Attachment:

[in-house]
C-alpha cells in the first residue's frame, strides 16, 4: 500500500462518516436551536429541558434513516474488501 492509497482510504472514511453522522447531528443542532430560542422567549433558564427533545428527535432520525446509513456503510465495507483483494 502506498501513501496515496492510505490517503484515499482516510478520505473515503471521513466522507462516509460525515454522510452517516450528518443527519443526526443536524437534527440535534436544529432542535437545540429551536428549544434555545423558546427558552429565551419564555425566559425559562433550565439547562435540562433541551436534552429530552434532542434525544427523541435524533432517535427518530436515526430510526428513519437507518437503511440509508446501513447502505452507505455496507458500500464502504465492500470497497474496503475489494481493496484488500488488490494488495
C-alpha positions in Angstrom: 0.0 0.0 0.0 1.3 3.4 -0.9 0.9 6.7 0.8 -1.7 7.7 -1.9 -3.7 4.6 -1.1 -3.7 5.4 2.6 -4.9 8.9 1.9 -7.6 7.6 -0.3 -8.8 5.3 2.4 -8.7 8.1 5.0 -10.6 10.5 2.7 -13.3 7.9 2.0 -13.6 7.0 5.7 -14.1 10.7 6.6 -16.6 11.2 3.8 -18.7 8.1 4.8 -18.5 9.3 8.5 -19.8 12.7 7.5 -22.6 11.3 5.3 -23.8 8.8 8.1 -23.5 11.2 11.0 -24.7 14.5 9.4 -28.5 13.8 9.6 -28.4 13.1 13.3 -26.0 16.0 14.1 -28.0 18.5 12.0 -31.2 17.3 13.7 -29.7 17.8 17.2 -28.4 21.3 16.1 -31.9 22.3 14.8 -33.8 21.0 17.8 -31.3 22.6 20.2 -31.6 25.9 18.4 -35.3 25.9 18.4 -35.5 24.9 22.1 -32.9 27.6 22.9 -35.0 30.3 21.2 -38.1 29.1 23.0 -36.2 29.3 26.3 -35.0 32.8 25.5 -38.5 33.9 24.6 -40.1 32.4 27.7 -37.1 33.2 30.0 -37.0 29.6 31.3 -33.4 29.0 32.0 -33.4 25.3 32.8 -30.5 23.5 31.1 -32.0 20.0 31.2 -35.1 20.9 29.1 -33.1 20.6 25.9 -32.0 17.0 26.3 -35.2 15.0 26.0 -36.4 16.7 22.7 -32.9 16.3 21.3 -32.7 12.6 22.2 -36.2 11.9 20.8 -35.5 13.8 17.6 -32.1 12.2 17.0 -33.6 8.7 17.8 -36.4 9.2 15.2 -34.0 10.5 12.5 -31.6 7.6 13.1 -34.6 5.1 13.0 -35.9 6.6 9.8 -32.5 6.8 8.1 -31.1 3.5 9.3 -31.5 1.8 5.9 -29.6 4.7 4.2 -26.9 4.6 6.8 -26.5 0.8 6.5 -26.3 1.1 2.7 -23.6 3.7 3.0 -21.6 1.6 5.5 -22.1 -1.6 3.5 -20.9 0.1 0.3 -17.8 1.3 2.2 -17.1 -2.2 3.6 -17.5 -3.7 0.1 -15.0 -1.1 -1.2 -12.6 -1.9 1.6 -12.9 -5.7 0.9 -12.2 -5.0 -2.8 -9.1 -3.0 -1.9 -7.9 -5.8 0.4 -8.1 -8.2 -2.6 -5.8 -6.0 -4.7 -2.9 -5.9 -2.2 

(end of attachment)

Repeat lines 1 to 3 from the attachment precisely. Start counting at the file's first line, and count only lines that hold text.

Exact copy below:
[in-house]
C-alpha cells in the first residue's frame, strides 16, 4: 500500500462518516436551536429541558434513516474488501 492509497482510504472514511453522522447531528443542532430560542422567549433558564427533545428527535432520525446509513456503510465495507483483494 502506498501513501496515496492510505490517503484515499482516510478520505473515503471521513466522507462516509460525515454522510452517516450528518443527519443526526443536524437534527440535534436544529432542535437545540429551536428549544434555545423558546427558552429565551419564555425566559425559562433550565439547562435540562433541551436534552429530552434532542434525544427523541435524533432517535427518530436515526430510526428513519437507518437503511440509508446501513447502505452507505455496507458500500464502504465492500470497497474496503475489494481493496484488500488488490494488495
C-alpha positions in Angstrom: 0.0 0.0 0.0 1.3 3.4 -0.9 0.9 6.7 0.8 -1.7 7.7 -1.9 -3.7 4.6 -1.1 -3.7 5.4 2.6 -4.9 8.9 1.9 -7.6 7.6 -0.3 -8.8 5.3 2.4 -8.7 8.1 5.0 -10.6 10.5 2.7 -13.3 7.9 2.0 -13.6 7.0 5.7 -14.1 10.7 6.6 -16.6 11.2 3.8 -18.7 8.1 4.8 -18.5 9.3 8.5 -19.8 12.7 7.5 -22.6 11.3 5.3 -23.8 8.8 8.1 -23.5 11.2 11.0 -24.7 14.5 9.4 -28.5 13.8 9.6 -28.4 13.1 13.3 -26.0 16.0 14.1 -28.0 18.5 12.0 -31.2 17.3 13.7 -29.7 17.8 17.2 -28.4 21.3 16.1 -31.9 22.3 14.8 -33.8 21.0 17.8 -31.3 22.6 20.2 -31.6 25.9 18.4 -35.3 25.9 18.4 -35.5 24.9 22.1 -32.9 27.6 22.9 -35.0 30.3 21.2 -38.1 29.1 23.0 -36.2 29.3 26.3 -35.0 32.8 25.5 -38.5 33.9 24.6 -40.1 32.4 27.7 -37.1 33.2 30.0 -37.0 29.6 31.3 -33.4 29.0 32.0 -33.4 25.3 32.8 -30.5 23.5 31.1 -32.0 20.0 31.2 -35.1 20.9 29.1 -33.1 20.6 25.9 -32.0 17.0 26.3 -35.2 15.0 26.0 -36.4 16.7 22.7 -32.9 16.3 21.3 -32.7 12.6 22.2 -36.2 11.9 20.8 -35.5 13.8 17.6 -32.1 12.2 17.0 -33.6 8.7 17.8 -36.4 9.2 15.2 -34.0 10.5 12.5 -31.6 7.6 13.1 -34.6 5.1 13.0 -35.9 6.6 9.8 -32.5 6.8 8.1 -31.1 3.5 9.3 -31.5 1.8 5.9 -29.6 4.7 4.2 -26.9 4.6 6.8 -26.5 0.8 6.5 -26.3 1.1 2.7 -23.6 3.7 3.0 -21.6 1.6 5.5 -22.1 -1.6 3.5 -20.9 0.1 0.3 -17.8 1.3 2.2 -17.1 -2.2 3.6 -17.5 -3.7 0.1 -15.0 -1.1 -1.2 -12.6 -1.9 1.6 -12.9 -5.7 0.9 -12.2 -5.0 -2.8 -9.1 -3.0 -1.9 -7.9 -5.8 0.4 -8.1 -8.2 -2.6 -5.8 -6.0 -4.7 -2.9 -5.9 -2.2 